Tuesday, May 29, 2012

Miss Lonelyhearts by Nathanael West

Perhaps I can make you understand.  Let's start from the beginning.  A man is hired to give advice to the readers of a newspaper.  The job is a circulation stunt and the whole staff considers it a joke.  He welcomes the job, for it might lead to a gossip column, and anyway he's tired of being a leg man.  He too considers the job a joke, but after several months at it, the joke begins to escape him.  He sees that the majority of the letters are profoundly humble pleas for moral and spiritual advice, that they are inarticulate expressions of genuine suffering.  He also discovers that his correspondents take him seriously.  For the first time in his life, he is forced to examine the values by which he lives.  This examination shows him that he is the victim of the joke and not its perpetrator. -- Shrike

I was compelled to re-read Miss Lonelyhearts like a child is compelled to put his fingers in a light socket.  He knows it will be painful, yes, but it will also be exhilarating.  And perhaps--let's take this metaphor as far as it will go--for a brief second it will put him in communion with the most elemental forces of the world, to know their power.

Why is Miss Lonelyhearts so shocking?  I think it is because it successfully combines a gritty realism with the imaginative capability of good horror fiction.  That might seem silly, but I keep going back to the awful image of the girl who writes to Miss Lonelyhearts, advice columnist, lamenting that "I would like to have boy friends like the other girls and go out on Saturday nites, but no boy will take me because I was born without a nose--although I am a good dancer and have a nice shape and my father buys me pretty clothes."  Is there anything in the pantheon of H. P. Lovecraft even a fraction as horrific?  Or perhaps it is that, like horror and fantasy, the roots of Miss Lonelyhearts can be traced to apocalyptic visions like Daniel or Revelation?

Miss Lonelyhearts is an apocalyptic vision made more horrible by its insistence that it reflects reality.  "The Miss Lonelyhearts," the demonic editor Shrike tells us, "are the priests of America."  But West's America is desolate and spiritually barren, populated by suffering millions who turn to the advice columnist to explain and ameliorate their suffering.  Miss Lonelyhearts is the perfect priest for this society, because he too is desolate and spiritually barren, agonizing over the letters he receives, clawing desperately for real advice, which cannot and will not be found.  I love this vision he has while trying to write his column:

A desert, he was thinking, not of sand, but of rust and body dirt, surrounded by a back-yard fence on which are posters describing the events of the day.  Mother slays five with ax, slays seven, slays nine... Babe slams two, slams three... Inside the fence Desperate, Broken-hearted, Disillusioned-with-tubercular-husband and the rest were gravely forming the letters MISS LONELYHEARTS out of white-washed clam shells, as if decorating the lawn of a rural depot.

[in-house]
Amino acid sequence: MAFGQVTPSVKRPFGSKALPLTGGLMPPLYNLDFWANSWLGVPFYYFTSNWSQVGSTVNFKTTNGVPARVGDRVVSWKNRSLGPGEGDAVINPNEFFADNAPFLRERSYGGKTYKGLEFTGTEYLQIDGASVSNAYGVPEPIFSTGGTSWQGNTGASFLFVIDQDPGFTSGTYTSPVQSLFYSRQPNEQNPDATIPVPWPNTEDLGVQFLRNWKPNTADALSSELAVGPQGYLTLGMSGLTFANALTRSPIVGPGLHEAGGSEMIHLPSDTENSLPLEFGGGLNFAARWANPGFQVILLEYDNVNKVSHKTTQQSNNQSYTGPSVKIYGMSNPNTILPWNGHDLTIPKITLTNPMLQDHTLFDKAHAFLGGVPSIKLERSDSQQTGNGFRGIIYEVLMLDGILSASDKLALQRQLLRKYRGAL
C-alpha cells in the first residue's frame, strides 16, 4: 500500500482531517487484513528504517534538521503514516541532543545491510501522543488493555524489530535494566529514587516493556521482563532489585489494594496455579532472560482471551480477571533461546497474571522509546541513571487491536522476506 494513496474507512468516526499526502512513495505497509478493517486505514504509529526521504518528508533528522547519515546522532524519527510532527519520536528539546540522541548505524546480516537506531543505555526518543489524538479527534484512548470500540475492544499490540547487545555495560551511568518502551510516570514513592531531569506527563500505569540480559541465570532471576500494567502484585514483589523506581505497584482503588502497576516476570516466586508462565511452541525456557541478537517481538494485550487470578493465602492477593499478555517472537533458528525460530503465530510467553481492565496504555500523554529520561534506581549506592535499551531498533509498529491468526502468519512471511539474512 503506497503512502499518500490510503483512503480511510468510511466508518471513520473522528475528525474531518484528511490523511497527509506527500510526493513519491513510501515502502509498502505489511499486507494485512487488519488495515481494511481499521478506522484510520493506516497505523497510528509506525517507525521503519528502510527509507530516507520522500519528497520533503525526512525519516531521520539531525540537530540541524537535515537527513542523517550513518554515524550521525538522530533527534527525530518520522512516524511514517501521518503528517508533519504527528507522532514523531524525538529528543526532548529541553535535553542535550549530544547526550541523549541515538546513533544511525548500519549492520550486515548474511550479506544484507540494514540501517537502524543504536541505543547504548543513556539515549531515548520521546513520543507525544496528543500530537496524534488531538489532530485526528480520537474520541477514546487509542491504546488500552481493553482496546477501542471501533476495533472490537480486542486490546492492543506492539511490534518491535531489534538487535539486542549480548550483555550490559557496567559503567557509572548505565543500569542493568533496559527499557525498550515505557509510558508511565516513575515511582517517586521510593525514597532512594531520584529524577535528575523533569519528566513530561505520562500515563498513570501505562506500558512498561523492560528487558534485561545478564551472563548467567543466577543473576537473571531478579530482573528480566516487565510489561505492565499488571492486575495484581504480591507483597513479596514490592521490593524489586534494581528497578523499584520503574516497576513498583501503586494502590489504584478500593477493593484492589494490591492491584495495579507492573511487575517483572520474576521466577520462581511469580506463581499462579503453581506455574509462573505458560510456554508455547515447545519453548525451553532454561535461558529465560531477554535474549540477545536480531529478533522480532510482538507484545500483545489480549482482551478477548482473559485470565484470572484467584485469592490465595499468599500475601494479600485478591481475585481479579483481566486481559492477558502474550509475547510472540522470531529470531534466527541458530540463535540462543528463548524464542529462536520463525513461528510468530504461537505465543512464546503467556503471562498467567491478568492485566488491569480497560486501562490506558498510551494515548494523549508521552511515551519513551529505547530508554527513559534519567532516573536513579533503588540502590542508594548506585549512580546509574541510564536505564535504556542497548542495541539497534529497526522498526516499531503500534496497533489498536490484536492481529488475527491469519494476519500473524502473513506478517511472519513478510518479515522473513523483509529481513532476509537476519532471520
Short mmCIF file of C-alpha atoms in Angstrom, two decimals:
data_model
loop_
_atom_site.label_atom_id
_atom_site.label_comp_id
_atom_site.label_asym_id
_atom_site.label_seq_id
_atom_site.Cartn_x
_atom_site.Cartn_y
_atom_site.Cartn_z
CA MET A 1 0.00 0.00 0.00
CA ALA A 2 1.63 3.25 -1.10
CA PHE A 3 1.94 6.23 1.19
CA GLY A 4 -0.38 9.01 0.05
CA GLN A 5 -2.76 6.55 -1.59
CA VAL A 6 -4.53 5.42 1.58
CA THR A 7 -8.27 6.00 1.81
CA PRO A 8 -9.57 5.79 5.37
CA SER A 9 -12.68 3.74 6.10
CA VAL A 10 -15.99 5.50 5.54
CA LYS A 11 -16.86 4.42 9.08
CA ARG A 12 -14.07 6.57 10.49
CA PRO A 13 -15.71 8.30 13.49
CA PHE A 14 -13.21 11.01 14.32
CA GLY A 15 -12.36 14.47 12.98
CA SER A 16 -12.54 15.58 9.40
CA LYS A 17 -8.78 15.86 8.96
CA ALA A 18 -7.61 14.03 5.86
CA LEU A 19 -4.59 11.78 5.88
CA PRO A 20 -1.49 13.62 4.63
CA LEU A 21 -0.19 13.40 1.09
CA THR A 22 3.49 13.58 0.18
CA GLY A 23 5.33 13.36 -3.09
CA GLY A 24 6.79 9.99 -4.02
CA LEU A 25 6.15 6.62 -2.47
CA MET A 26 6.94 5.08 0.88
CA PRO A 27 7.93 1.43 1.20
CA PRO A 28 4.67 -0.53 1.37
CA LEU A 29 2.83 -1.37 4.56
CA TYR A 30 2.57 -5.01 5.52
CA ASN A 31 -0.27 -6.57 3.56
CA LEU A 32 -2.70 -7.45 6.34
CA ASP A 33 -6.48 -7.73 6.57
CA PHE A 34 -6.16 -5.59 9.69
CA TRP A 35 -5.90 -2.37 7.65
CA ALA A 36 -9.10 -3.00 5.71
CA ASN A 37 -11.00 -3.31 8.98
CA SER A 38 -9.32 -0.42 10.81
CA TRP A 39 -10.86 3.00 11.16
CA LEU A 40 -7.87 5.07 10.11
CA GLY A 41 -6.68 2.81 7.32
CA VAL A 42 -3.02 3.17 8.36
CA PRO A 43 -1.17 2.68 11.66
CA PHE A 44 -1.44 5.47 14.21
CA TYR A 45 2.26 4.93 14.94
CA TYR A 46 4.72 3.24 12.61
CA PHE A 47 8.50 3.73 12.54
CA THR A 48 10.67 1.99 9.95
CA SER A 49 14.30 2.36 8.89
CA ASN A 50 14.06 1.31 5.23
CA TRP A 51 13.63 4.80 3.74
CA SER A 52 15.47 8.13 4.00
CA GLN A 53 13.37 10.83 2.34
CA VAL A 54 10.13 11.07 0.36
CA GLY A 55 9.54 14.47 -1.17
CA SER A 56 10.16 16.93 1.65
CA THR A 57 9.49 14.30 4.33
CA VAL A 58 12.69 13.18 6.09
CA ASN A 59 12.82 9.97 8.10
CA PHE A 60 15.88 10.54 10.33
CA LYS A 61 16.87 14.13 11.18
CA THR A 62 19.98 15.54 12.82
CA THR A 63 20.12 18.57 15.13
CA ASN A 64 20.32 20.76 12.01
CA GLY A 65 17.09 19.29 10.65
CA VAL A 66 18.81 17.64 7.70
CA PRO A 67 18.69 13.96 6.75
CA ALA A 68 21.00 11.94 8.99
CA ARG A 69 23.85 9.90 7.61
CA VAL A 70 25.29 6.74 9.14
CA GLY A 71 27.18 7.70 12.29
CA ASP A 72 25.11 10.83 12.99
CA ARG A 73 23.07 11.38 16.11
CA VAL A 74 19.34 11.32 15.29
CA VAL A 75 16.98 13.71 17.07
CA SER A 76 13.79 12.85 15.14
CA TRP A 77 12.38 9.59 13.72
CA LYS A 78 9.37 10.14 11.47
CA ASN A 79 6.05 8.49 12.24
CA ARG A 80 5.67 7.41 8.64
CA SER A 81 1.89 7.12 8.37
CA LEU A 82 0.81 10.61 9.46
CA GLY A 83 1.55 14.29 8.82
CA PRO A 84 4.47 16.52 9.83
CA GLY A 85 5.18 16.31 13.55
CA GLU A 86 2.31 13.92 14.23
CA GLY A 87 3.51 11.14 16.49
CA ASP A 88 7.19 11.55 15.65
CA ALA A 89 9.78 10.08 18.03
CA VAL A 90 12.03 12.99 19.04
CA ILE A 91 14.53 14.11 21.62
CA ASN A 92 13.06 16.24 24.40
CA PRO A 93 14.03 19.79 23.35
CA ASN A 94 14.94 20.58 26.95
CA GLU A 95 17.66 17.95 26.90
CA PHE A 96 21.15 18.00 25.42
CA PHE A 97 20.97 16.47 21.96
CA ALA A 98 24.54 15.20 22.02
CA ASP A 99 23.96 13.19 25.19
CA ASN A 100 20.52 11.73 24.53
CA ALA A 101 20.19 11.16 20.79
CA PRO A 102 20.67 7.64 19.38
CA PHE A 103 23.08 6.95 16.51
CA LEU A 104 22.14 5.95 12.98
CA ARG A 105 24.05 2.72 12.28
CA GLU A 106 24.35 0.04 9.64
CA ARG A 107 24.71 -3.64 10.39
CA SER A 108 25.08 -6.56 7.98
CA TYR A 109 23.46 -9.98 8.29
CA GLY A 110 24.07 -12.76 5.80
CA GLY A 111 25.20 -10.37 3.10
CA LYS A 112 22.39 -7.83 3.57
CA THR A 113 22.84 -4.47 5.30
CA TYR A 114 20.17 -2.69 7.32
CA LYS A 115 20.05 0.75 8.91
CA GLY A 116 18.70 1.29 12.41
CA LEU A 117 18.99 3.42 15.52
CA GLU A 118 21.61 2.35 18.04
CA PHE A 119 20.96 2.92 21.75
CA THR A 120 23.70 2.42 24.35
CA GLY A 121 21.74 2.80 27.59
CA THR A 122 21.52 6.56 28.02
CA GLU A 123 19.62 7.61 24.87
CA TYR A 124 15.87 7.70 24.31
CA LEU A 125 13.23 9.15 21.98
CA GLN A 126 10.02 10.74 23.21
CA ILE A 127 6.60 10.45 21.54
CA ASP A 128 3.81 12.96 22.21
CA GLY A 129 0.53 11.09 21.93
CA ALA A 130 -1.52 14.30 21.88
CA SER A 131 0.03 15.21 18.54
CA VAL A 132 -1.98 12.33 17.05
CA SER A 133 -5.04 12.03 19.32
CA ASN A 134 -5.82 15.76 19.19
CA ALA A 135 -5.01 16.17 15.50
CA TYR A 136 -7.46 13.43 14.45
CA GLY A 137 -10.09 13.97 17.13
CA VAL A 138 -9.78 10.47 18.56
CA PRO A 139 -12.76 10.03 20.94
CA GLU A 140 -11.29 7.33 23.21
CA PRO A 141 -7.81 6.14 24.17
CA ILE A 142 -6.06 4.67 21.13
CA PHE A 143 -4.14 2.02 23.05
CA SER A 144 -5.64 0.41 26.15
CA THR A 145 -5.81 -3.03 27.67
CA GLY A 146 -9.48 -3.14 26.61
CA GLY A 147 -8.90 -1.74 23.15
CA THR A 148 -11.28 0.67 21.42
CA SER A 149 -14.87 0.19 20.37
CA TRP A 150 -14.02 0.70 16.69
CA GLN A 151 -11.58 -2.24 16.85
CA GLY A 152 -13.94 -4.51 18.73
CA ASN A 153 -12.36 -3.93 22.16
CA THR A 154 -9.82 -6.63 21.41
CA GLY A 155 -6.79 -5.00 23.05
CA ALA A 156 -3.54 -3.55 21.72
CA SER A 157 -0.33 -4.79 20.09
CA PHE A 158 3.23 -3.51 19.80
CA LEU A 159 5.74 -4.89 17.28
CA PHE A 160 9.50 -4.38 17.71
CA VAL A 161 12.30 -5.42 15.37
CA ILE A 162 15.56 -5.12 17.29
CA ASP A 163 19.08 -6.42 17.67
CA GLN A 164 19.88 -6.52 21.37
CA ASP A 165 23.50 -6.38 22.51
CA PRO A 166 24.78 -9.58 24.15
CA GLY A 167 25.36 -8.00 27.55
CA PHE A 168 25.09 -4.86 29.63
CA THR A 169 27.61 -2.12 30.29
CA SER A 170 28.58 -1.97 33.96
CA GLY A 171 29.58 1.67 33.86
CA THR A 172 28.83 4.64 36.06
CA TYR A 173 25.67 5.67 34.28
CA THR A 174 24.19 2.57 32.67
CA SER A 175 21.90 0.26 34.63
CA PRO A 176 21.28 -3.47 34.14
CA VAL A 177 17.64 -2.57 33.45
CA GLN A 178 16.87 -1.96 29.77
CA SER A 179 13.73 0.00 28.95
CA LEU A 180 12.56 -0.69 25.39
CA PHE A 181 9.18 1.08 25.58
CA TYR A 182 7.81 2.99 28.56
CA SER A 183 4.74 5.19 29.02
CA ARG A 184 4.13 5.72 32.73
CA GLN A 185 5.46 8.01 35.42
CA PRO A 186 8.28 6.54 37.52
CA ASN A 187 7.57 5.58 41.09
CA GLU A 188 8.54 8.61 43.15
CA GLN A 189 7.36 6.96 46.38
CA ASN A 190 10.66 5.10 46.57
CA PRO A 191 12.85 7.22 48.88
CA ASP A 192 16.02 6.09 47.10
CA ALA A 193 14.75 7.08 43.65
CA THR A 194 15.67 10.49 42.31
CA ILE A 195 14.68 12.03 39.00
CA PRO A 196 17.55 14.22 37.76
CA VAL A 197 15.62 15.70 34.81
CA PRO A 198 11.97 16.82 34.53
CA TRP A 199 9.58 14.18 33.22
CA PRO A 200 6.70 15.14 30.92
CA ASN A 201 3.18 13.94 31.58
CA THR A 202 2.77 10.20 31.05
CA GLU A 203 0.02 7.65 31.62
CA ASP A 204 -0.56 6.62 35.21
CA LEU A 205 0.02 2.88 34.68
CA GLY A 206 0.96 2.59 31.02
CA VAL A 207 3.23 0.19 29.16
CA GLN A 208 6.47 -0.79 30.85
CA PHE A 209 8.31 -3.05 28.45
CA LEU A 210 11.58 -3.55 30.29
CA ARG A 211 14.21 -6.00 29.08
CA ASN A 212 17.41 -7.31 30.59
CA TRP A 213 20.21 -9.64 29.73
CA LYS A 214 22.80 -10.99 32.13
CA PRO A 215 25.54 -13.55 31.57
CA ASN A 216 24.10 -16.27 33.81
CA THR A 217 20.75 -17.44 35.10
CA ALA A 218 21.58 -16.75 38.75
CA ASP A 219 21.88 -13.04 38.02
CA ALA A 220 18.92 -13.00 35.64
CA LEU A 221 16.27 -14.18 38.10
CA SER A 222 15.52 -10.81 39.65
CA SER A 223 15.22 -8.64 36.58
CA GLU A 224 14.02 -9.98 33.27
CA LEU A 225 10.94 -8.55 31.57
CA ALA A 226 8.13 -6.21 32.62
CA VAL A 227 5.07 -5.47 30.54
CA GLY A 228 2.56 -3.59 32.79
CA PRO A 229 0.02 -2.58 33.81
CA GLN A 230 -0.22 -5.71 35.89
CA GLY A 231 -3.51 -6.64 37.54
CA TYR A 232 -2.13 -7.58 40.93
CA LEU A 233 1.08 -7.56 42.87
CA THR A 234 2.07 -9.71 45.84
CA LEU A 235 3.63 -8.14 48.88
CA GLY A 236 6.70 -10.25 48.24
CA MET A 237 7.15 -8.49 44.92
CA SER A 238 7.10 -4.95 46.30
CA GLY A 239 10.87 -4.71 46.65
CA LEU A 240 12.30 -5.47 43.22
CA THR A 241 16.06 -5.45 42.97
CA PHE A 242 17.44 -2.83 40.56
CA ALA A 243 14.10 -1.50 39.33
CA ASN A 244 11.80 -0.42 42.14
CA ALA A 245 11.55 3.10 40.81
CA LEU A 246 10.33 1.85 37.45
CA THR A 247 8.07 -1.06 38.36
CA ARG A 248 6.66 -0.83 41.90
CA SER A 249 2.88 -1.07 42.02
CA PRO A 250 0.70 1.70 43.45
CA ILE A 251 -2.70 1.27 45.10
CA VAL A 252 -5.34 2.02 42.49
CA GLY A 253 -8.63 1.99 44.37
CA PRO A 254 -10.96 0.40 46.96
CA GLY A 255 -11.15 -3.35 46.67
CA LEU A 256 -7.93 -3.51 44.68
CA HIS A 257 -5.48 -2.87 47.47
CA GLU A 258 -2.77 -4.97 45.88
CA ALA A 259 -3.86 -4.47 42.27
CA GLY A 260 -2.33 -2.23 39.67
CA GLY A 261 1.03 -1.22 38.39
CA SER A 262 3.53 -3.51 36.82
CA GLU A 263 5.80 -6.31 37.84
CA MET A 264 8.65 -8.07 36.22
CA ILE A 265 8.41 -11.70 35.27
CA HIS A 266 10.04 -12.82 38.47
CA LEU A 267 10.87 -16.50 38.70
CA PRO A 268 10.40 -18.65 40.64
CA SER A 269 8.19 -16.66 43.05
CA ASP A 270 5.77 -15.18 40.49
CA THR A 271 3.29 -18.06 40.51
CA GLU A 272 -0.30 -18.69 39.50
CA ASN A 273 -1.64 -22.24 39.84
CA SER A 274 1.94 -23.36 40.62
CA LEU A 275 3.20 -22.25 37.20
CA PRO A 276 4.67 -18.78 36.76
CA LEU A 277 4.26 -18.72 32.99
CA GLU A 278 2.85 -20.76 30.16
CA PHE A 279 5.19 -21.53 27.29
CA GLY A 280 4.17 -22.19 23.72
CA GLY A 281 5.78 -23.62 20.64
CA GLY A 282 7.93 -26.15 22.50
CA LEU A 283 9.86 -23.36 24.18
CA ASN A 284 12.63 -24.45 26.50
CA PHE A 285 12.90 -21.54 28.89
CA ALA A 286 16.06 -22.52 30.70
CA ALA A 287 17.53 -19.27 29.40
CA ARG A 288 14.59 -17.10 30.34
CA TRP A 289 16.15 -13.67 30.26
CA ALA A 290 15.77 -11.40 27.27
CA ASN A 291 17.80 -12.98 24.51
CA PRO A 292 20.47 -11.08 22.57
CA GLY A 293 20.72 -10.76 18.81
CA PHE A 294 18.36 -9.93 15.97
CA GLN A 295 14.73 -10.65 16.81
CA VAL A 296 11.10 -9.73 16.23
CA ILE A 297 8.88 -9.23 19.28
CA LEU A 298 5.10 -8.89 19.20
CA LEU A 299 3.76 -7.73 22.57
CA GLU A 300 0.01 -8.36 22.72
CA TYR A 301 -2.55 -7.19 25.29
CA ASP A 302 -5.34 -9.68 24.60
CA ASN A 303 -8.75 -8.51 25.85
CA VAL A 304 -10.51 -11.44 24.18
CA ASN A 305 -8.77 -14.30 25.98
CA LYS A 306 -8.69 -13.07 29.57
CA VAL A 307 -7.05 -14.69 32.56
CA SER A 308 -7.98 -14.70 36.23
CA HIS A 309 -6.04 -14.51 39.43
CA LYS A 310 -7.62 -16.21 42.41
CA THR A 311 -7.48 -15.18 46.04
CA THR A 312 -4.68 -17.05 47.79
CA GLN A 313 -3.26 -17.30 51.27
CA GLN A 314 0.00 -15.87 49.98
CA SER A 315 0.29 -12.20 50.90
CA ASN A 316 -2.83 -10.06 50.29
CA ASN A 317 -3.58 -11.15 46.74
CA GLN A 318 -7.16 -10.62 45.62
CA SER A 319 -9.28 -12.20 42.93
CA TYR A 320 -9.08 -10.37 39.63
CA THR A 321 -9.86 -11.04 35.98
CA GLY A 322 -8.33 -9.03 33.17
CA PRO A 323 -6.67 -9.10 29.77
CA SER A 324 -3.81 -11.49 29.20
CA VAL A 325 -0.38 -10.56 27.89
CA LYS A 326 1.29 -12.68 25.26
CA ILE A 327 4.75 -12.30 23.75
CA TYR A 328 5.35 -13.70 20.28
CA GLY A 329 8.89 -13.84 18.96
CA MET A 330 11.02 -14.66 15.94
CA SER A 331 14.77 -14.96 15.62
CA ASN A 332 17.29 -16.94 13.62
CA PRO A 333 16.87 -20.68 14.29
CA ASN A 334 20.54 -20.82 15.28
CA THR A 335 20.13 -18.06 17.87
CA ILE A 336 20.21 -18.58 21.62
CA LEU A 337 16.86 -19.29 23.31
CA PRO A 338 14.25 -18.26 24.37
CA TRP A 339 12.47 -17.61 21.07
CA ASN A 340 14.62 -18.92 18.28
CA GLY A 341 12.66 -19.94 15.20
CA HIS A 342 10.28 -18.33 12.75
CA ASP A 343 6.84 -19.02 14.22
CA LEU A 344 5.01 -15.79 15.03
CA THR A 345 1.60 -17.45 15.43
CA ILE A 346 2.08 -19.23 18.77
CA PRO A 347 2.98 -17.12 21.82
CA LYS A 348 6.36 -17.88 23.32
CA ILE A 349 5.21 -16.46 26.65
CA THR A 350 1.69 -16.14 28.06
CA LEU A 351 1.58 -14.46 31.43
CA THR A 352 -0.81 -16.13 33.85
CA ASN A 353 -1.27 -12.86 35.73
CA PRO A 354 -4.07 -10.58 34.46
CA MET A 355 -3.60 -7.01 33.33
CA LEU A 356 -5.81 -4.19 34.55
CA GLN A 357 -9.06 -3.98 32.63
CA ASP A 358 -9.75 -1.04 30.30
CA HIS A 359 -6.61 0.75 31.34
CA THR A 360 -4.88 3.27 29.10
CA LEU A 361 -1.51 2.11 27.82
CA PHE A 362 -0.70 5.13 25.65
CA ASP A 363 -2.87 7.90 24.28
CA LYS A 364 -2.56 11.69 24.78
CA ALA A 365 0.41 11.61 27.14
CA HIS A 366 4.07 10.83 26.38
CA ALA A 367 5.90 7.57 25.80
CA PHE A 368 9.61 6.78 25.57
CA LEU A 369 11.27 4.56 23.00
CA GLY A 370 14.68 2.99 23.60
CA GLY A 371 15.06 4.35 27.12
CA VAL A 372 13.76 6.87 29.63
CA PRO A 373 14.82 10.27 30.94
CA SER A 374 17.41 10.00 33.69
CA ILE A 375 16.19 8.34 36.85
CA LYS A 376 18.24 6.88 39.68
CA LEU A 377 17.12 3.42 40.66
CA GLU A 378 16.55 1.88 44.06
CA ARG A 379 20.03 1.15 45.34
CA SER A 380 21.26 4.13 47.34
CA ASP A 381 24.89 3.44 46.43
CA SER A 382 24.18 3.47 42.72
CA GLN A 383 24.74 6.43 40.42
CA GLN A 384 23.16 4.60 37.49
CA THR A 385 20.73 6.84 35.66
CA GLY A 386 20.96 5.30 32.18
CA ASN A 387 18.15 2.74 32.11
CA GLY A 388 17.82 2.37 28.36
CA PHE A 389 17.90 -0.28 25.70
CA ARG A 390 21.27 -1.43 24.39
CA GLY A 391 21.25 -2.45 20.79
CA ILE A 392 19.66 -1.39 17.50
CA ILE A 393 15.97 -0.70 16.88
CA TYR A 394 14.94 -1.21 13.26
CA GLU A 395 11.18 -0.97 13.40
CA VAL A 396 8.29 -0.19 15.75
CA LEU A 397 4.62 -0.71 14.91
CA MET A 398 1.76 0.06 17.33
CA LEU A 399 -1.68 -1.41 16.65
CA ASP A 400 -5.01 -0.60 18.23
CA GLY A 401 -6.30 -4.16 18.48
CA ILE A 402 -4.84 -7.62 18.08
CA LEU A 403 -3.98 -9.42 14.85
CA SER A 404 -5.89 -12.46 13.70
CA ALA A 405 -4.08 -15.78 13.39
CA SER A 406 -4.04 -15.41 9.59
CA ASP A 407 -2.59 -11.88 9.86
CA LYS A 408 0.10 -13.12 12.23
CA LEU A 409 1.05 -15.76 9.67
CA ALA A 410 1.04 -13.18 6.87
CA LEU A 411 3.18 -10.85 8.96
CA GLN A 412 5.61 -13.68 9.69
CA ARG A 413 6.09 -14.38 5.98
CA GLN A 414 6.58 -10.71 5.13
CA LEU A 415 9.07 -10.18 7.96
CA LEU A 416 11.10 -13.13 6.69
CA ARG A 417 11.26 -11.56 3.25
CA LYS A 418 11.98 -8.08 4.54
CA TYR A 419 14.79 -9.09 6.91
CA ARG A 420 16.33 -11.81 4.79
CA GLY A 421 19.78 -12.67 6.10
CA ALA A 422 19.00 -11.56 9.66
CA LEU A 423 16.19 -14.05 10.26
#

(By the way, how great is that detail stuck in there: "Babe slams two, slams three?"  At first, it seems to conjure up an image of a baby lashing out at its tormentors, or itself being "slammed" against something--but it's just old Babe Ruth, "slamming" runs.  The implication is that American culture itself is composed of suffering and violence.)

I love also Shrike, the editor, who torments Miss Lonelyhearts by making jokes and stirring his messiah complex.  The book opens with Shrike's prayer:

"Soul of Miss L, glorify me.
Body of Miss L, nourish me.
Blood of Miss L, intoxicate me.
Tears of Miss L, wash me.
Oh good Miss L, excuse my plea,
And hide me in your heart,
And defend me from mine enemies.
Help me, Miss L, help me, help me.
In saecula saeculorum.  Amen."

I am having a hard time describing what is so frightening about this prayer, and about Shrike (whose shenanigans are all along these lines).  One facet of it, I think, is that while Miss Lonelyhearts agonizes over fashioning words that will provide meaning or comfort, Shrike knows that the task is impossible and the trick is to say precisely what you do not know to be true.  I am reluctant to say that Shrike is a devil-figure, because I don't think that Miss Lonelyhearts allows for the legitimacy of such an archetype, but perhaps he is the ironist, the thoroughly modern soul, monopolizing the language of religion because he knows that it can be good only for parody.

Here's Brent's review; here's mine from a few years ago.

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